By Cheshire Que, RND, RN, RD
I have talked to several people who are in charge of preparing meals in households as well as industrial kitchens. They may have various culinary skills and specialties but I found one thing in common among them. They all agree that menu planning can be a bit of a challenge more than the actual cooking itself!
Menu planning involves many factors which include budget, food preference, food restrictions, time, culinary skills, equipment, and availability of ingredients. When preparing for a party or entertaining guests, more considerations are made as to the type of occasion, cultural and religious affiliations of guests, and if the menu is appropriate for the chosen type of service. Is it a formal sit-down? How many courses are to be served? Is the food going to be served blue plate? Should a kid’s menu be provided? Are there any vegetarians in the house? The list just goes on and on. It could get overwhelming.
Menu planning becomes even more challenging to some as health conditions are made a priority. Does a healthy menu mean having to purchase expensive ingredients? Do you need special skills to create a menu that is nutrient rich? What does it take to efficiently plan for healthy menus?
Keep it simple
Know the art of planning healthy menus and start practicing in your kitchen. First of all, keep everything simple. Do not complicate things by writing down a menu that has extensive recipes in every meal every single day. You will find yourself under pressure, spending more, and exhausted from preparing complicated recipes the whole time. Be realistic. There will be days when you have more time. Only then can you experiment on more complex recipes. On other days, balance workload, time, and budget with simple recipes.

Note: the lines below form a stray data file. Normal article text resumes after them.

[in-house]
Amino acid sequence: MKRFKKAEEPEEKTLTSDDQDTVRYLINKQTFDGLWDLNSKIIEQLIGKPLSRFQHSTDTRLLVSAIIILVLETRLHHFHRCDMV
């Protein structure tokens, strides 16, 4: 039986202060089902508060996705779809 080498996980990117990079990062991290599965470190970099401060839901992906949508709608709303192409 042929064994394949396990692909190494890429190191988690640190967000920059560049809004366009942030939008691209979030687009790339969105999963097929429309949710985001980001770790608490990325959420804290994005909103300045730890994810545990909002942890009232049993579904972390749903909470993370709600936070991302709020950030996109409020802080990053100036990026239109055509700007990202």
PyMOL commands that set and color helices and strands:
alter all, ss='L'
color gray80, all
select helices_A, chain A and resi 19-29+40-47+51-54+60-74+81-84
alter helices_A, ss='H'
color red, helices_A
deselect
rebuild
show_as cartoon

Balance is key to Proper Nutrition
To ensure good nutrition from the meals, remember to have all three macronutrients (carbohydrates, protein, and fats) present in your menu. Complex carbohydrate sources come from fiber rich vegetables and whole grains. Protein sources from meat, fish, and chicken must be lean cuts. Healthy fats from nuts, seeds, and oils must be included too. An example of a balanced menu for one meal would look like this: grilled chicken breast, sautéed mixed vegetables, and brown rice.
Variety is a must
The purpose of having a week-long or month-long menu is to prevent people from losing interest in the meals that you prepare. How would you feel if you had to eat the same boring steamed fish fillet with steamed cauliflower and rice every day? There has to be variety. Use a mélange of ingredients without wasting any ingredients or at least try to minimize waste. To make menus more appealing, alternate main ingredients. For instance, If day one has an egg dish for breakfast, fish entree for lunch, and chicken dish for dinner, day two must use other main ingredients such as meat in sandwich in the morning, chicken with vegetables (think stir fry) for lunch and perhaps another type of fish for dinner. If yesterday was tuna, today can be salmon, or even our local galunggong.
Let your creative juices flow as you come up with your menu plans. But always remember to keep it simple, practice balance in everything and have variety.
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